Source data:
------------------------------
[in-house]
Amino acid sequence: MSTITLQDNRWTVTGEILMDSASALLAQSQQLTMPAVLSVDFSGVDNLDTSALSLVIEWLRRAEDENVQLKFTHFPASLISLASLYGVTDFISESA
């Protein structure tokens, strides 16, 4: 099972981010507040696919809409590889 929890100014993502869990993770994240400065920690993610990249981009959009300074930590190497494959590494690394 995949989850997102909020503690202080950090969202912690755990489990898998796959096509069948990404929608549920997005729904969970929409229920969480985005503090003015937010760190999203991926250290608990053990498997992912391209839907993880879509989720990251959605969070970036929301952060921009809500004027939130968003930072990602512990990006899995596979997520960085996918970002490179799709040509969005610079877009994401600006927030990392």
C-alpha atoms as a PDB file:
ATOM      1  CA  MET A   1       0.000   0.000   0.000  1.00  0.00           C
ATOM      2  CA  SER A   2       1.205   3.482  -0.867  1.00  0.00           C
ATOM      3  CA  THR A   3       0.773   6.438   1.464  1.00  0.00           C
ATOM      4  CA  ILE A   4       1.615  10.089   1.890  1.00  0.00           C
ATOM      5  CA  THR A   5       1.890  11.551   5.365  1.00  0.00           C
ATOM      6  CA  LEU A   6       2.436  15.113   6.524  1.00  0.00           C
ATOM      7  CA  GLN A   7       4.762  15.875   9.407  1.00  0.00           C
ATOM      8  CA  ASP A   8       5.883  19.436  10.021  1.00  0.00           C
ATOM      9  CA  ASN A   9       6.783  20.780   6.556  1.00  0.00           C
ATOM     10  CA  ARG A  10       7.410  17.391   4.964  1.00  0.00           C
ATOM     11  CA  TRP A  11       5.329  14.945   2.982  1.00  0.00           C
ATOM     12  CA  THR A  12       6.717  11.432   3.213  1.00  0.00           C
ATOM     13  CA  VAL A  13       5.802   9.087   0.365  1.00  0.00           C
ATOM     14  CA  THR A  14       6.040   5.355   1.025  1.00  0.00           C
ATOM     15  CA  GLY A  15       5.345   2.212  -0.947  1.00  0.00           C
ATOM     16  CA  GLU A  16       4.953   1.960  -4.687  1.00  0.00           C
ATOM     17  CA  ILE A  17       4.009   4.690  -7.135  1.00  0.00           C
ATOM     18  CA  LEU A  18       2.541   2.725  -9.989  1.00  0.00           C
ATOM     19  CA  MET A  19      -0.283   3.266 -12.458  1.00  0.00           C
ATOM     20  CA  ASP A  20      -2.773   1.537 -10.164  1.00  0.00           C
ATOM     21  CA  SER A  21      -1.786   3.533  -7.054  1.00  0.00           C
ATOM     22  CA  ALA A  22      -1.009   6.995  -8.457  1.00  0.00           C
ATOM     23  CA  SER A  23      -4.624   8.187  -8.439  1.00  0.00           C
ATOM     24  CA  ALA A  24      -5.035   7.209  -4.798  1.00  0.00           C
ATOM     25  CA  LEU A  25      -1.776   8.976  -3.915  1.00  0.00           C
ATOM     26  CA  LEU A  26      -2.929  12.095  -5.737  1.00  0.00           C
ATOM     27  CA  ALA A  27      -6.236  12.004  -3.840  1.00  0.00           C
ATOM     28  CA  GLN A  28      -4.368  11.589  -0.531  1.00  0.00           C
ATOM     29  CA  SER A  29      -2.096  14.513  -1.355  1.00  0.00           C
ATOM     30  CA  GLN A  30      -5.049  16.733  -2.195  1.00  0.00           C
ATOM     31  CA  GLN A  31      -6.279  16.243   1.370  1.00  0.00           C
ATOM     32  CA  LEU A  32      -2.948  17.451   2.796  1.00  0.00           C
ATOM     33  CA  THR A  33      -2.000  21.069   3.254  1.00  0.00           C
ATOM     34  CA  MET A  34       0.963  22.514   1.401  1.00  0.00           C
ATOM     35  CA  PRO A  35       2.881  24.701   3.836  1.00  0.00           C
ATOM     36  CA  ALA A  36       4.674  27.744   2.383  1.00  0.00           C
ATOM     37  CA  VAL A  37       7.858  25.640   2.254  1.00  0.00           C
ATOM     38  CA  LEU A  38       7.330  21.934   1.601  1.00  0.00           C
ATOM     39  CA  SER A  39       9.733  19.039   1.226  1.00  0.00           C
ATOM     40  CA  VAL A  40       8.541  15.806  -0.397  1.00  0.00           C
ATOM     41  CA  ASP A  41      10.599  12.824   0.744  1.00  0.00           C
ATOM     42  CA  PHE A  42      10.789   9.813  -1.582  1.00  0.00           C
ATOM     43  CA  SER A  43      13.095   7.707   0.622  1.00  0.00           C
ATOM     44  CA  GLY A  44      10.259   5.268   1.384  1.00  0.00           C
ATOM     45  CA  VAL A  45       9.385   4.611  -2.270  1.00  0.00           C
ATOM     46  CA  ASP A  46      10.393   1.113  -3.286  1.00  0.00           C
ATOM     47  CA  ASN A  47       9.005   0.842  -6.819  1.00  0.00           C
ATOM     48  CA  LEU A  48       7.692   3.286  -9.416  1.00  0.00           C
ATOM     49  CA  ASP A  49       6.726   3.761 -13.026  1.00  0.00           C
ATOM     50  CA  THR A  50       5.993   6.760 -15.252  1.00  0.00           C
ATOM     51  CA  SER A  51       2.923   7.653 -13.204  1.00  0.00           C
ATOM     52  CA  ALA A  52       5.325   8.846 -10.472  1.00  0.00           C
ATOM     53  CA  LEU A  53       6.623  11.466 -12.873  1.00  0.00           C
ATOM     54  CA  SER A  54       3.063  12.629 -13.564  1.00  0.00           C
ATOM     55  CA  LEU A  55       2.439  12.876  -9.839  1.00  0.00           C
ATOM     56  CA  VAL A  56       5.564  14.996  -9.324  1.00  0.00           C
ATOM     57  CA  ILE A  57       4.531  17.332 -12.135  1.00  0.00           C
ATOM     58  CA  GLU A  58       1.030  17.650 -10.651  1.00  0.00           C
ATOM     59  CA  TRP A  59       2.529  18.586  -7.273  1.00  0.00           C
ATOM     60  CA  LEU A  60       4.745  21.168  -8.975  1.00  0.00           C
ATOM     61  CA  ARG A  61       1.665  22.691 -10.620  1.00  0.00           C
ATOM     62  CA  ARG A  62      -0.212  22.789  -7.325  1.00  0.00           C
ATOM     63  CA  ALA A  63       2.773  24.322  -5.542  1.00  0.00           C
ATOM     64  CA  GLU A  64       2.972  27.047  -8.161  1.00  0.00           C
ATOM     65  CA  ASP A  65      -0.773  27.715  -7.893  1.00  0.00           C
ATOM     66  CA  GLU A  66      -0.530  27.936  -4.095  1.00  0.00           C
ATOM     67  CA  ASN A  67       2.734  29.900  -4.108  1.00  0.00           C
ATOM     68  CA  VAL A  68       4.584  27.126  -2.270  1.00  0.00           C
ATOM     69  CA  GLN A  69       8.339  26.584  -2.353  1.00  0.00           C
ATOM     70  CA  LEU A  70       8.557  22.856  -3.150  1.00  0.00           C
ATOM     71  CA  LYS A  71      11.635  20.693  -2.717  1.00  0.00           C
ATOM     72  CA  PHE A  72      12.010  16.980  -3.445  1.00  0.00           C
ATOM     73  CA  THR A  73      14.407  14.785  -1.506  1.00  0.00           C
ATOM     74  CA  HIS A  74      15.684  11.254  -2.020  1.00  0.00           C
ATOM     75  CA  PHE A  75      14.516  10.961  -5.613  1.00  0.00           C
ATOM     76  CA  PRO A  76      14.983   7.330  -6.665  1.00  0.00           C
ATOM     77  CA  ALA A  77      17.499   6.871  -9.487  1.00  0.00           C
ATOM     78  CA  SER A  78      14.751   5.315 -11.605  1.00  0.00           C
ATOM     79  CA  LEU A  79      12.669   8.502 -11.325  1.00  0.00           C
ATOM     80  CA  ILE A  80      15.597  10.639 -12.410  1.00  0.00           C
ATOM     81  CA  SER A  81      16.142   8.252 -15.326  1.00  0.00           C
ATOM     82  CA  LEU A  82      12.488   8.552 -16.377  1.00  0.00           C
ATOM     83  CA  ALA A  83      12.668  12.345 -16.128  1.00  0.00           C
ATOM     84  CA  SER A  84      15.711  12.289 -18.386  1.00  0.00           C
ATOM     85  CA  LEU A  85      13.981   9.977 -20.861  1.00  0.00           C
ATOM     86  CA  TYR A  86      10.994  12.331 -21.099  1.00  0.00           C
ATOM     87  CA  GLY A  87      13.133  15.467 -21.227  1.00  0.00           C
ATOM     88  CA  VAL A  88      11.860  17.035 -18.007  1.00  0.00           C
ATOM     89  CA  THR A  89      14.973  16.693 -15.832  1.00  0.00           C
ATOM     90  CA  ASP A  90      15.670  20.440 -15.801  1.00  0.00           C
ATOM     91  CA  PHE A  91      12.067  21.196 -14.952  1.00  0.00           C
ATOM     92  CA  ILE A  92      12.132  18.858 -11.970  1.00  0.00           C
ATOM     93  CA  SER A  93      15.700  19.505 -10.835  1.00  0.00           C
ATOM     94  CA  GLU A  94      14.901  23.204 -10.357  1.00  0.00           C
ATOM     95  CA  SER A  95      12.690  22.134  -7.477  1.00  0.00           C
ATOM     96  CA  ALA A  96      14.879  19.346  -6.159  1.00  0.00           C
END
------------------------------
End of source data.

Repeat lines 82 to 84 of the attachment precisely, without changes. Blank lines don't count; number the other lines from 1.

ATOM     78  CA  SER A  78      14.751   5.315 -11.605  1.00  0.00           C
ATOM     79  CA  LEU A  79      12.669   8.502 -11.325  1.00  0.00           C
ATOM     80  CA  ILE A  80      15.597  10.639 -12.410  1.00  0.00           C